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The Two Fields, Where I Used to Live
Nothing lasts, and ... in that very fact lies some of
its glory; the sadness ... is really not so terrible.
-- isak dinesen
Where each oat tassel turns
in its own air
On its own white fi ber
well out from the stem --
And the barley beards out, rasping
the fi ngertips,
Both oats and barley bending
bright metal they made
Of brightness, dryness, heat
in authoritative silence --
The fi elds two shining rectangles,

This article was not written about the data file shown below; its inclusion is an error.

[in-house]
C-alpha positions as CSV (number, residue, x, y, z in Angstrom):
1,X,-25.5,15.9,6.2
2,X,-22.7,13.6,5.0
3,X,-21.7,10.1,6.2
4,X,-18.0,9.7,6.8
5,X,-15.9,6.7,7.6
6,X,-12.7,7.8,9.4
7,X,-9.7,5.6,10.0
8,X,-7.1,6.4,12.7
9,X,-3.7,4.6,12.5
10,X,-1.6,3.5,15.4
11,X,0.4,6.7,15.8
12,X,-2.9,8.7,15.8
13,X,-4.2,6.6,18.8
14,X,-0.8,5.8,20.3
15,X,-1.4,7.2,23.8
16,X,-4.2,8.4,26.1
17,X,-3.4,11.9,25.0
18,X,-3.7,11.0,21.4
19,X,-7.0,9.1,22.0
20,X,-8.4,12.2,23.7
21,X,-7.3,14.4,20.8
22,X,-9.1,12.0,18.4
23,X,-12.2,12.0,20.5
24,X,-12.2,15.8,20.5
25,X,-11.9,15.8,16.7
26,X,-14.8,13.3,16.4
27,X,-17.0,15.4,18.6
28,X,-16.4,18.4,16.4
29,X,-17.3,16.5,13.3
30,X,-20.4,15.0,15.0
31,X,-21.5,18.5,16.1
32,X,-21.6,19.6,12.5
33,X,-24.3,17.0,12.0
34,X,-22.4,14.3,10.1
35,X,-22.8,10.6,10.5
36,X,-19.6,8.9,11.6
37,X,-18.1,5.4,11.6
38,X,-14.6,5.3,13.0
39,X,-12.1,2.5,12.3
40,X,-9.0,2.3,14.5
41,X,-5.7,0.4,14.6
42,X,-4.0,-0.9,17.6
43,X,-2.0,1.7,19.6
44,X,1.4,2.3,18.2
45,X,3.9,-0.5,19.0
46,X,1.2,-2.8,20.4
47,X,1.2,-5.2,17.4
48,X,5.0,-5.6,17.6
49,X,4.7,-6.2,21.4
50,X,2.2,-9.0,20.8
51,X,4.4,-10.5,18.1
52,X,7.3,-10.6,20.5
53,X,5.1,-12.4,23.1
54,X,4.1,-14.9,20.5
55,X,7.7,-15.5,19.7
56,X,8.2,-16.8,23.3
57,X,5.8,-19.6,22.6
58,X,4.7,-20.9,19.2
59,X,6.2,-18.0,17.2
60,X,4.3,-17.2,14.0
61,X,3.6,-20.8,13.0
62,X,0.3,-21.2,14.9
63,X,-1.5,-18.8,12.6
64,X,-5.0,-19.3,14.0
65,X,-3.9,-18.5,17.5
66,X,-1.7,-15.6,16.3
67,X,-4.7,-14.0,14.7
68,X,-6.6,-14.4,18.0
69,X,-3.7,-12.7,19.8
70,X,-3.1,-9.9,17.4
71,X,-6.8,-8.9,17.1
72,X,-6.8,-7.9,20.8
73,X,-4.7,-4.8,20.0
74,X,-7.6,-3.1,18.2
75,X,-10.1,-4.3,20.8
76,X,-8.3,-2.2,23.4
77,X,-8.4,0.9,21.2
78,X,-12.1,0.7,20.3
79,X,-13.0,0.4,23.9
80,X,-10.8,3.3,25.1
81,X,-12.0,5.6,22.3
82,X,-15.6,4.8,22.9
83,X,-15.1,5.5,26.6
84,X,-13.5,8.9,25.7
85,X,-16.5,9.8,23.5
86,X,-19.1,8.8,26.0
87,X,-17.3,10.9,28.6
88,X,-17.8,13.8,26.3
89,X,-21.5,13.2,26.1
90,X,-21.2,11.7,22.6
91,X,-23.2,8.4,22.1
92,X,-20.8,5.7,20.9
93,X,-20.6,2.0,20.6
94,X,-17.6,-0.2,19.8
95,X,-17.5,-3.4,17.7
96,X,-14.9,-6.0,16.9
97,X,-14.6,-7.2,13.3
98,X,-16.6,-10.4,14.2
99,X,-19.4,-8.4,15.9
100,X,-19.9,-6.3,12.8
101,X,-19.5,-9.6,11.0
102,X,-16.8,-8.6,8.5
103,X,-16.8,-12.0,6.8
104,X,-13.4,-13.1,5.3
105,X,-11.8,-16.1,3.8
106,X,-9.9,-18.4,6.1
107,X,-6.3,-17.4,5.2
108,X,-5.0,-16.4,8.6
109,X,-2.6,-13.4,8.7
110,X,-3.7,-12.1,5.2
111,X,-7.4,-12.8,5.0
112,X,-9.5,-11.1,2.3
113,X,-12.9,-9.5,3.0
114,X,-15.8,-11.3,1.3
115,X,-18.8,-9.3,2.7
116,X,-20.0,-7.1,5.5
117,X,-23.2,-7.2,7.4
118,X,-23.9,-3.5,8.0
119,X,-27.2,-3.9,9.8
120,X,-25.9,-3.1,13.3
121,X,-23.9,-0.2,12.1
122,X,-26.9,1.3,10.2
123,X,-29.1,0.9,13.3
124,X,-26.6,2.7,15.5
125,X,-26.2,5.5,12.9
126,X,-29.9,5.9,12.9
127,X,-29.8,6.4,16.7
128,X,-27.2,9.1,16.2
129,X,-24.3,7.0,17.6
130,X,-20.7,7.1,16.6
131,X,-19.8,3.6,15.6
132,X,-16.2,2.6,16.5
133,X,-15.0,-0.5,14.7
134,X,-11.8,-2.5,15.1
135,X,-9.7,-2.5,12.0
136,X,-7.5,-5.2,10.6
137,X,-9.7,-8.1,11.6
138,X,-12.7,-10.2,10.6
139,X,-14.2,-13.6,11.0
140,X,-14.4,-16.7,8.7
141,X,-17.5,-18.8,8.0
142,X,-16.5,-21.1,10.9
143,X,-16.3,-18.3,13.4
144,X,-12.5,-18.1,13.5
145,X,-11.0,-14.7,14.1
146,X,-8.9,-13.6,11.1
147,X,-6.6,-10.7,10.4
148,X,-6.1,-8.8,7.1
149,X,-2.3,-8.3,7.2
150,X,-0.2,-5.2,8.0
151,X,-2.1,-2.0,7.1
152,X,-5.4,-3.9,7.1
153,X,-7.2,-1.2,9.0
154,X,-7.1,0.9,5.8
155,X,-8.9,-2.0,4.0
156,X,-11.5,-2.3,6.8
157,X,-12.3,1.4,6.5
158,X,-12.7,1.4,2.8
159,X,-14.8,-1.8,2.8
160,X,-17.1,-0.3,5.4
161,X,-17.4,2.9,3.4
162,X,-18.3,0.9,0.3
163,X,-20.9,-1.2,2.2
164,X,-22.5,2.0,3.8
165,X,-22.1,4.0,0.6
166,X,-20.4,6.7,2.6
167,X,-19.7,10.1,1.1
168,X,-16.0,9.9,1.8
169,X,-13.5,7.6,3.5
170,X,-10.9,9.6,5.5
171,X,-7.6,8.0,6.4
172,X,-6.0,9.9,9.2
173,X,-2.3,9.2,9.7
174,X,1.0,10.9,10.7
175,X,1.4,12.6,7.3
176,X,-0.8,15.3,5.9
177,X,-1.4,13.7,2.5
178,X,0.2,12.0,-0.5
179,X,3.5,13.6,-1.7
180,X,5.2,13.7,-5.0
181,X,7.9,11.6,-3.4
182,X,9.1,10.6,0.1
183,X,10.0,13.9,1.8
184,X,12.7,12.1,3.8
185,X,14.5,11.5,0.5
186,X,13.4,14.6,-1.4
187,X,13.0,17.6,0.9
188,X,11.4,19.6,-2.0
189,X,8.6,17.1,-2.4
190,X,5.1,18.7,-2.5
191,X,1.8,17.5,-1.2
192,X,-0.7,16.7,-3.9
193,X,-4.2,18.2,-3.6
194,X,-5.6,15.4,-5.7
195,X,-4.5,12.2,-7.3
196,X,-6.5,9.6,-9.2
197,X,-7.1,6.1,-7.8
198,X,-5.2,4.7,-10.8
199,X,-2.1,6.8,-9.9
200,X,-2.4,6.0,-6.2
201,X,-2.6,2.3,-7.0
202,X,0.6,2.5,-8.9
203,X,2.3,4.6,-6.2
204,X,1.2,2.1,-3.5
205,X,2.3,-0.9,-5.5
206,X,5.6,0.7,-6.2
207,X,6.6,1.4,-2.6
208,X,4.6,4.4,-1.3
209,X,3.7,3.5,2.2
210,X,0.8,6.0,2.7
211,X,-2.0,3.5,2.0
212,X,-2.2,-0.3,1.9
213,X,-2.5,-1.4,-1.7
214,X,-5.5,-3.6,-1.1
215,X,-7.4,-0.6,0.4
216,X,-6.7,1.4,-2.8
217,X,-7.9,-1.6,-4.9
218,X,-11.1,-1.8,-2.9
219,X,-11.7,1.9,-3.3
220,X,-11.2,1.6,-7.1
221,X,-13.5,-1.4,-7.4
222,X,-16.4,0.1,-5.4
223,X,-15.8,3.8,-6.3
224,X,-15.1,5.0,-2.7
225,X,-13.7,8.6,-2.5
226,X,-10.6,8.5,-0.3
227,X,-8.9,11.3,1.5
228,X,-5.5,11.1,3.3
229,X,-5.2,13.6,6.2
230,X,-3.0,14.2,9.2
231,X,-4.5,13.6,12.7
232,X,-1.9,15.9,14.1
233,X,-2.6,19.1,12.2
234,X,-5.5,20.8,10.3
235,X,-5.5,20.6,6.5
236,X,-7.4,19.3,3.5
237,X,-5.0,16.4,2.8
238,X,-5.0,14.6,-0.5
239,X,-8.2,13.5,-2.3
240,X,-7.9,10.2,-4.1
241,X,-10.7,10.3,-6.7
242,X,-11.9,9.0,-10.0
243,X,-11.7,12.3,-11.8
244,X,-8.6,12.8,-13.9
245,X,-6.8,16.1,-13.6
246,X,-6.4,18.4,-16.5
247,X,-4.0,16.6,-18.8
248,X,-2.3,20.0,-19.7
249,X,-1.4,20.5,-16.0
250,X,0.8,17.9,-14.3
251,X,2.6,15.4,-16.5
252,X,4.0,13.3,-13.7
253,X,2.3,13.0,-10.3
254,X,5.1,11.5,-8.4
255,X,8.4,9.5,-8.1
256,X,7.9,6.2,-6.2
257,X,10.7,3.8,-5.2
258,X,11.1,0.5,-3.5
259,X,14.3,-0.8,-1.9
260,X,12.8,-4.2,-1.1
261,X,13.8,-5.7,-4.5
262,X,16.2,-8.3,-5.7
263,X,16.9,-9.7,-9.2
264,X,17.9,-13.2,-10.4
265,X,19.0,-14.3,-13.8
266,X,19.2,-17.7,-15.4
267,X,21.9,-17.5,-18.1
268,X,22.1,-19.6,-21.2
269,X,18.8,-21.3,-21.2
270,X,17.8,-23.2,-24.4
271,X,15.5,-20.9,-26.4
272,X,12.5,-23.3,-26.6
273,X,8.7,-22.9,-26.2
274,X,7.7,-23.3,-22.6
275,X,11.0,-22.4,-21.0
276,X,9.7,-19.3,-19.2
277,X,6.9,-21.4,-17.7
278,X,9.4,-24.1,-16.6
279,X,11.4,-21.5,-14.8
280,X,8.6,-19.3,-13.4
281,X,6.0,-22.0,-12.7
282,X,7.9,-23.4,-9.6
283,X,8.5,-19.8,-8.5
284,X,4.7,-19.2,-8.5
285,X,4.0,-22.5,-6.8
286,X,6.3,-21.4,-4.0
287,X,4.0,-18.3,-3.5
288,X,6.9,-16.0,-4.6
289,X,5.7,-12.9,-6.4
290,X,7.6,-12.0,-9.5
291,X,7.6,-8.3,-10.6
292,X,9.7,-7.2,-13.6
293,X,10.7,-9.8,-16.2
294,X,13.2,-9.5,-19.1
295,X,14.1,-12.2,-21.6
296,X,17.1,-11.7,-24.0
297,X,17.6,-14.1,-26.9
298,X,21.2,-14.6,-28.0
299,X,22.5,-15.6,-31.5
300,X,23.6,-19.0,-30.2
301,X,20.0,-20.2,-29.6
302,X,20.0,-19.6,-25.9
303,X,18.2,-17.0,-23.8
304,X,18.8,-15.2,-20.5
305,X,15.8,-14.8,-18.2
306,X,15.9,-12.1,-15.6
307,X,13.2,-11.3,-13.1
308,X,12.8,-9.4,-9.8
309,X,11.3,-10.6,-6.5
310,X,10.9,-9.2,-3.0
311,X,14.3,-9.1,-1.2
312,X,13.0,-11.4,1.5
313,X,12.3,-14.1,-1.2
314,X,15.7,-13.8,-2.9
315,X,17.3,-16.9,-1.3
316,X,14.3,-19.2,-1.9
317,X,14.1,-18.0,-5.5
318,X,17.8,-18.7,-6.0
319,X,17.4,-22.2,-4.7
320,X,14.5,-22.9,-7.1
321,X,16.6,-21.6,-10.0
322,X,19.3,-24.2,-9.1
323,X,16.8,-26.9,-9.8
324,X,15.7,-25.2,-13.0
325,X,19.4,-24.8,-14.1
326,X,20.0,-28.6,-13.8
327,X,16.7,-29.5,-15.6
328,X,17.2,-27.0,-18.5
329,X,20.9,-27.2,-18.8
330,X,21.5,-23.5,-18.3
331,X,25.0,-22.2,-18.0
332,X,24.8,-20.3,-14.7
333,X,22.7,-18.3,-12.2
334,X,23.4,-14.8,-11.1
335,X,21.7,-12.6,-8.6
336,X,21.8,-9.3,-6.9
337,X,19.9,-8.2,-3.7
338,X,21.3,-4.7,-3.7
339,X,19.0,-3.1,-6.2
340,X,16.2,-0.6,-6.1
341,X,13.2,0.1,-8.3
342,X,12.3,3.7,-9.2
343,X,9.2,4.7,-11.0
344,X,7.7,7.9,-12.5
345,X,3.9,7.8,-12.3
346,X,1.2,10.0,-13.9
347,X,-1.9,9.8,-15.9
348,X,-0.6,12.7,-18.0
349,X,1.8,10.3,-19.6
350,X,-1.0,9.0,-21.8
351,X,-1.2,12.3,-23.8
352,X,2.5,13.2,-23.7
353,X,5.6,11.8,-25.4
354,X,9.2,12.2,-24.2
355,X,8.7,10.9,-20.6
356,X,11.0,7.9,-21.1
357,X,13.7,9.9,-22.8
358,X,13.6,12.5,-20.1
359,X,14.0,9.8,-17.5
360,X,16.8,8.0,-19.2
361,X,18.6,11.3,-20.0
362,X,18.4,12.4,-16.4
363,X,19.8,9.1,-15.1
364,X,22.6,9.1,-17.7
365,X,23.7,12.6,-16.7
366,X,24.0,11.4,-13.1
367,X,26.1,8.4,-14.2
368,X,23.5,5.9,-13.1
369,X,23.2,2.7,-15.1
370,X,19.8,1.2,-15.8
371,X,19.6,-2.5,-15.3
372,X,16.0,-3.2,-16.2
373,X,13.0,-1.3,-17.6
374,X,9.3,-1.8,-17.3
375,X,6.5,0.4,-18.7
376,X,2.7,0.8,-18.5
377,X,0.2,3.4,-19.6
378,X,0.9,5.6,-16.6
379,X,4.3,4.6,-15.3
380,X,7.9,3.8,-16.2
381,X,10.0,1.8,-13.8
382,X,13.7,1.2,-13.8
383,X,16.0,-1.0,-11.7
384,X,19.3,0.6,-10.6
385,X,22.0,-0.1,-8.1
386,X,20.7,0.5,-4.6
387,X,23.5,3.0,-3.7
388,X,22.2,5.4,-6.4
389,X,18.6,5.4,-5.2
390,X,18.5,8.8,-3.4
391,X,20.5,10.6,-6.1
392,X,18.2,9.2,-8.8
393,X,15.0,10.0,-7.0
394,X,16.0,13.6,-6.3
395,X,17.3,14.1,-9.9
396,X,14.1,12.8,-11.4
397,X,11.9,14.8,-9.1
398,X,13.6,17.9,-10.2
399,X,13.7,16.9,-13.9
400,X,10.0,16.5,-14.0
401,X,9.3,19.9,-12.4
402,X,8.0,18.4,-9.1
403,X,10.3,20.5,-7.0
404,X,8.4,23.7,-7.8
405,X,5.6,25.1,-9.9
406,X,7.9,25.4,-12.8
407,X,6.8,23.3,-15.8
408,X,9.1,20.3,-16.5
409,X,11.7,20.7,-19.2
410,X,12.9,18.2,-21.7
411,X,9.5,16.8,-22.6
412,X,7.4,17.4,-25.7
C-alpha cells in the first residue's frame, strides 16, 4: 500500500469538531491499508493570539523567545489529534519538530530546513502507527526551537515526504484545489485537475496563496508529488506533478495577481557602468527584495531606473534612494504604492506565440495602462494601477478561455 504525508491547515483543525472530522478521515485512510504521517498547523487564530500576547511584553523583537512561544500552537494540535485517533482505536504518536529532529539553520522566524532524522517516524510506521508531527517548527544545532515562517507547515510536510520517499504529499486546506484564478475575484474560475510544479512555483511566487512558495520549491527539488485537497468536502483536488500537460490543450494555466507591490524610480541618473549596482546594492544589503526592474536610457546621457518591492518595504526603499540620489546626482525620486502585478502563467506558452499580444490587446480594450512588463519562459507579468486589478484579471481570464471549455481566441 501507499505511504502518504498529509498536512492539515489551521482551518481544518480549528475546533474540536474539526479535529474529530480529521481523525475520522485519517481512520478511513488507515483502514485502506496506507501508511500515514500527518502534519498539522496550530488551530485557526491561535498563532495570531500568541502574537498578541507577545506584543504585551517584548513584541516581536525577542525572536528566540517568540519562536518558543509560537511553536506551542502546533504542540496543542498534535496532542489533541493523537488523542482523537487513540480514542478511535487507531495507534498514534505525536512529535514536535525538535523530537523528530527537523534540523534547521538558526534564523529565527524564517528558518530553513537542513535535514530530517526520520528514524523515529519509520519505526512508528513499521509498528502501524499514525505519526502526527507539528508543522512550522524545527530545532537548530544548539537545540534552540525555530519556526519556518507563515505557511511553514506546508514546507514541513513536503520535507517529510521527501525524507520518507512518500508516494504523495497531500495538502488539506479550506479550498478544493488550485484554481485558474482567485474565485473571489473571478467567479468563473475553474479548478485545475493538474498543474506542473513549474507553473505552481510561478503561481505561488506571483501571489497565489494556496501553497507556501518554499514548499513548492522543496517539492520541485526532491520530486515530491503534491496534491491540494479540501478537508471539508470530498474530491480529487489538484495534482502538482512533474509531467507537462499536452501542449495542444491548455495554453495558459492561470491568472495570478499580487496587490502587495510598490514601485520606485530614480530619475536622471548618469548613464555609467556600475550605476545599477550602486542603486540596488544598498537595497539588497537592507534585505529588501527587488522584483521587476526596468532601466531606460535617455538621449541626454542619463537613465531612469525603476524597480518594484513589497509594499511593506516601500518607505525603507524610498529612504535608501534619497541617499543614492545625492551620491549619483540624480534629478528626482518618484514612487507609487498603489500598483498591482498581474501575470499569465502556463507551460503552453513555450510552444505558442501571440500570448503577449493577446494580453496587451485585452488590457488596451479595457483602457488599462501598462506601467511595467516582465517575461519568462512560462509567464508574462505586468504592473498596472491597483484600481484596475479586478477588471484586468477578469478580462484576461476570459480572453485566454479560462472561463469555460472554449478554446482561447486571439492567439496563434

below them, black there
In the tangle of rough grasses
at the fi elds' end,
The shade of the big glisteners,
cottonwoods that found
The little stream underground
before it rises
Where the three fences meet, where
the gully opens,
Where in the quiet the redwings
sway the cattails:
Small grain fi elds of our high country
with the cold mountains lifting
Above you the crooked line
of their crests!
The whole scene nears and clears
now, across fi fty years --